Larry Pusey has used crab apples for his fireblight studies, as they can be manipulated to bloom year round in the greenhouse.

Larry Pusey has used crab apples for his fireblight studies, as they can be manipulated to bloom year round in the greenhouse.

Geraldine Warner

For almost 20 years, Dr. Larry Pusey has been focused on researching a single problem—­fireblight.

As Pusey, 60, retires this month as plant pathologist with the U.S. Department of Agriculture in Wenatchee, Washington, fireblight remains the most economically devastating disease of apples and pears, but important progress has been made in terms of understanding how the bacterial disease develops and how it can be controlled without using the traditional antibiotic treatments.

“It’s a tough problem,” Pusey reflected, “and there are many researchers before me that have come and gone. It’s a challenging disease that has been researched for more than 200 years.”

After earning his doctorate at Ohio State University, Pusey worked as a postdoctoral researcher at Kearneysville, West Virginia, on a project looking at the use of microorganisms to control postharvest diseases. His discovery of a strain of the bacterium Bacillus subtilis that was effective against brown rot of stone fruit led to the first U.S. patent on the use of a living organism to protect a plant food product from decay.

From Kearneysville, he moved to the USDA’s Fruit and Nut Research lab in Byron, Georgia, where he worked on a “smorgasbord” of peach diseases for ten years, before transferring to the Wenatchee Agricultural Research Service lab in 1993 to focus exclusively on biological control of fireblight. He was research leader at the Wenatchee lab from 1996 to 2002 but stepped down to focus on his research.

Pusey collected large numbers of microorganisms from apple blossoms, adding to an existing collection from pears, and evaluated more than 1,000 strains as potential biological controls for the disease. The bacterium Pantoea agglomerans strain E325, commercialized in 2006 as Bloomtime Biological, proved the most effective at outcompeting the fireblight pathogen Erwinia amylovora. Pusey doubts that further bacterial strains will be discovered that are more effective and says research is needed on ways to make Bloomtime more effective.

An important step forward was a model he developed using crab apple that led to a better understanding of how the disease becomes established in flowers. He looked at how water, temperature, and flower age affected microorganisms and disease development. For his work, Pusey used potted crab apples in the greenhouse, which can be manipulated to bloom year round. “That’s been a handy tool that we can use throughout the year to learn more about this disease and how to control it,” he said, noting that other scientists have used the model also.

When Pusey began working on fireblight, little was known about the ecology of the flower parts, and particularly the stigma, where the fireblight pathogen initially builds up. He has devoted much time to sampling flowers and looking at the interaction between microorganisms on the surfaces of the flower parts.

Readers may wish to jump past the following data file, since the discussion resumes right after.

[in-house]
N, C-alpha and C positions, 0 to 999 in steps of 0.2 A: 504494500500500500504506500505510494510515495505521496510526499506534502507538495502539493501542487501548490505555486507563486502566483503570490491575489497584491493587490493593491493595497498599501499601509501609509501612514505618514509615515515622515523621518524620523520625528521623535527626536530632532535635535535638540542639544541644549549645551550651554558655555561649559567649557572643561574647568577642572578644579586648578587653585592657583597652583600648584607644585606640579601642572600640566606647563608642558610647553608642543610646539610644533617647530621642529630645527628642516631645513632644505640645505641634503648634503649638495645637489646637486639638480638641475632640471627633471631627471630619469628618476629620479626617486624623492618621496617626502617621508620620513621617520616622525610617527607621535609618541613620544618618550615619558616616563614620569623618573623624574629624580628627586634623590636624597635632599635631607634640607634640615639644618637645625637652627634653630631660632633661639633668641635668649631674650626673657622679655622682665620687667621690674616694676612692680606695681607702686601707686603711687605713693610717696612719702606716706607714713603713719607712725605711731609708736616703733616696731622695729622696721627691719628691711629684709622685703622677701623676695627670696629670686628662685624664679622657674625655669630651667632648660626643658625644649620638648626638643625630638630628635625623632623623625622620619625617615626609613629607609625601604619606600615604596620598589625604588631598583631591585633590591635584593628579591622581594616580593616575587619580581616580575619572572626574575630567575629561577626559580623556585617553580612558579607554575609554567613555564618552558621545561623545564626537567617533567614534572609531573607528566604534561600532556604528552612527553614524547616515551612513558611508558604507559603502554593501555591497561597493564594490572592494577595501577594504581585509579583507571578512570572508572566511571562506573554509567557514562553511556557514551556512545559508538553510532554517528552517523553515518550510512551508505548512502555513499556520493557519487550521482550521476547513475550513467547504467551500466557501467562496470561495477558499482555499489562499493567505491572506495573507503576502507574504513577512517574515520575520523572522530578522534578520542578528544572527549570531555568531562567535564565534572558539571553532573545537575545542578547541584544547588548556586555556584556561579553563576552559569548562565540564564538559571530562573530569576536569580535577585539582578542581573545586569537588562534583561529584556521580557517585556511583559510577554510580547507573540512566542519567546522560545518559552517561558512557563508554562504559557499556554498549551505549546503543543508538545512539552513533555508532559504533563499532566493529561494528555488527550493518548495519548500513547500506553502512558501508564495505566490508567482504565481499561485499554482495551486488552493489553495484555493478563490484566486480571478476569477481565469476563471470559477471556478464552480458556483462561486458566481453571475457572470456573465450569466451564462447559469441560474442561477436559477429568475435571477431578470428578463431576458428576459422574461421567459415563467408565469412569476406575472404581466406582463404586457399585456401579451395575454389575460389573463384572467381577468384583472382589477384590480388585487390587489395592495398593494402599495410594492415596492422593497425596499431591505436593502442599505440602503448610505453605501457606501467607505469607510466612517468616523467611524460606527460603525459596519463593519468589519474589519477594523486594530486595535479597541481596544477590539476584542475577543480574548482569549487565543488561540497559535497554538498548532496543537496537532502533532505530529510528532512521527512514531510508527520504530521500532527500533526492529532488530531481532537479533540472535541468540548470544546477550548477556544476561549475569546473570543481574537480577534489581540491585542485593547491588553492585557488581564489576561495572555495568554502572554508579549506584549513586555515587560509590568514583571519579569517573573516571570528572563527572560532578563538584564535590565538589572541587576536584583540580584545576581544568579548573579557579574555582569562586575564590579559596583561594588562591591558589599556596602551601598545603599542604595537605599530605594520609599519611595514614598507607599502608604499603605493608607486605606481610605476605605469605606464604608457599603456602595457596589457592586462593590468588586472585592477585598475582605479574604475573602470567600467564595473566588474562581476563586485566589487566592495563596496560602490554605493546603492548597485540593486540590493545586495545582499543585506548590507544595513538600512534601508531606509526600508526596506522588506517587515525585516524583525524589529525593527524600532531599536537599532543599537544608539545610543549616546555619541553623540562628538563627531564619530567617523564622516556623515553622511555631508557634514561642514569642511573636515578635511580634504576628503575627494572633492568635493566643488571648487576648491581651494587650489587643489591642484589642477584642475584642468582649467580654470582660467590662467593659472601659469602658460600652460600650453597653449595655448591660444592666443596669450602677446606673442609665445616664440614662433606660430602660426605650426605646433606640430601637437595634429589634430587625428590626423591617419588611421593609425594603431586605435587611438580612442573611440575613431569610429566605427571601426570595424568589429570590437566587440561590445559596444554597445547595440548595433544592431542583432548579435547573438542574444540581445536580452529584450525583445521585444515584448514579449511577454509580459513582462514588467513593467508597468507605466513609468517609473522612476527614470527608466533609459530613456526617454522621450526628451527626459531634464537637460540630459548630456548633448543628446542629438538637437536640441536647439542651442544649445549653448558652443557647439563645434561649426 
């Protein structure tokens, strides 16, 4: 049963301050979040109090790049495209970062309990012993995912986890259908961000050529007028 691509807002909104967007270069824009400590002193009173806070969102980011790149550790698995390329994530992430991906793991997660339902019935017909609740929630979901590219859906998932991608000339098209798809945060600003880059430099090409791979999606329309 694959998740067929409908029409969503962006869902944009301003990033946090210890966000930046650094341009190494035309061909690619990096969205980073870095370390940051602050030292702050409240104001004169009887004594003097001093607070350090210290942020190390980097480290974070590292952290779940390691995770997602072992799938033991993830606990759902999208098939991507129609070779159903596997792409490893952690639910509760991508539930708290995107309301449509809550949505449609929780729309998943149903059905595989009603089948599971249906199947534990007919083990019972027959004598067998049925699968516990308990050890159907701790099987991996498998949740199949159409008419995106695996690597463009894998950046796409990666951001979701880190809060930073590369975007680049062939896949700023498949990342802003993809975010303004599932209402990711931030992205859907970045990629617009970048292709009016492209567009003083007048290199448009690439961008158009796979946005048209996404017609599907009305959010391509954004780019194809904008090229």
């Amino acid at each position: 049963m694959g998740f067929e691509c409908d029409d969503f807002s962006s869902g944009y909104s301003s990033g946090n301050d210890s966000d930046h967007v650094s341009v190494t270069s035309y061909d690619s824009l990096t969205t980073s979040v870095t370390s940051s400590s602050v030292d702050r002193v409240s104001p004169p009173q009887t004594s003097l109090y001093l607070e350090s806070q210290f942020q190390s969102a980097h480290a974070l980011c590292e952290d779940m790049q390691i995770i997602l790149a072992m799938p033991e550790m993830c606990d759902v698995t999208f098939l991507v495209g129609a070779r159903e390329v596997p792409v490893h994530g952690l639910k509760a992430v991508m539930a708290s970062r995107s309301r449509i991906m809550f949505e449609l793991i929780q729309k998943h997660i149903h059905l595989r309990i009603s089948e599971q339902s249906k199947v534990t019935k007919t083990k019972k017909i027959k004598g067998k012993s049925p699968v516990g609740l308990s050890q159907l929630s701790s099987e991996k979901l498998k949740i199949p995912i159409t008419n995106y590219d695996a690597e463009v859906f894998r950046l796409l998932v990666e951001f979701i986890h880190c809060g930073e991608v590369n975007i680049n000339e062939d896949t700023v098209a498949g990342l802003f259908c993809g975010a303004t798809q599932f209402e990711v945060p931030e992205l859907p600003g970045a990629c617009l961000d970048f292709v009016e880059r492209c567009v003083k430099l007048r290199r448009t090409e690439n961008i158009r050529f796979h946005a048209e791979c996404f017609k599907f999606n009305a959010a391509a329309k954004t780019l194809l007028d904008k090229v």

What Pusey found was that conditions on the stigma are conducive to a large diversity of bacteria, including the pathogen and beneficial microorganisms. Later, when there is moisture from rain or dew, the pathogen moves down into the flower’s hypanthium, a high-sugar environment that is more hospitable to yeasts. A yeast-based product called BlossomProtect, containing ­Aureobasidium pullans, is available as a fireblight biocontrol and could act as a second line of defense against the pathogen, Pusey believes. He has been pursuing the idea of combining Bloomtime with BlossomProtect or other yeast biocontrol and is looking at whether they would be compatible.

Other strategies

Pusey has also been collaborating with scientists around the world on other strategies that might help growers better fight the disease in the future. For example, nanoengineers at the University of Illinois are working on controlled-release microcapsules that might lead to better dispersal and survival of the organism in the orchard. Scientists with Agriculture and Agri-Food Canada in Vineland, Ontario, are exploring the use of bacterio­phages (viruses that reproduce within bacteria) that could attack the fireblight organism, with Bloomtime used as a carrier.

Ultimately, Pusey believes fireblight-resistant varieties will be the answer. Cornell ­University in New York has developed resistant apple rootstocks, an ­important step in preventing infected trees from being killed.

“A lot of the dwarfing rootstocks that are commonly used aren’t very resistant to fireblight, and I’ve looked at samples that have come to me from growers—cases in which the organism moved from the blossom right down to the root and killed the whole tree in a relatively short time,” he said. “This happens with young trees especially. A lot of times, you may not see the symptoms on the scion before the tree collapses.”

Developing a tree that would resist infection would be difficult using traditional breeding techniques, since the variety would also need all the desirable tree and fruit characteristics to make it a commercial success. However, Pusey has been working with Dr. Bruce Barritt, retired apple breeder at Washington State University, and his successor Dr. Kate Evans to develop methods to screen seedlings for fireblight resistance.

“I think, ultimately, resistance would be the answer, but that takes a long time,” he said.

Dr. Jim Mattheis, research leader at the Wenatchee lab, said Pusey’s research advanced the knowledge of fireblight and demonstrated the potential for biological disease management, and he leaves ARS as a member of active collaborative projects that will ­continue the investigations that he initiated.

His position will be filled, though it is not known when, Mattheis said.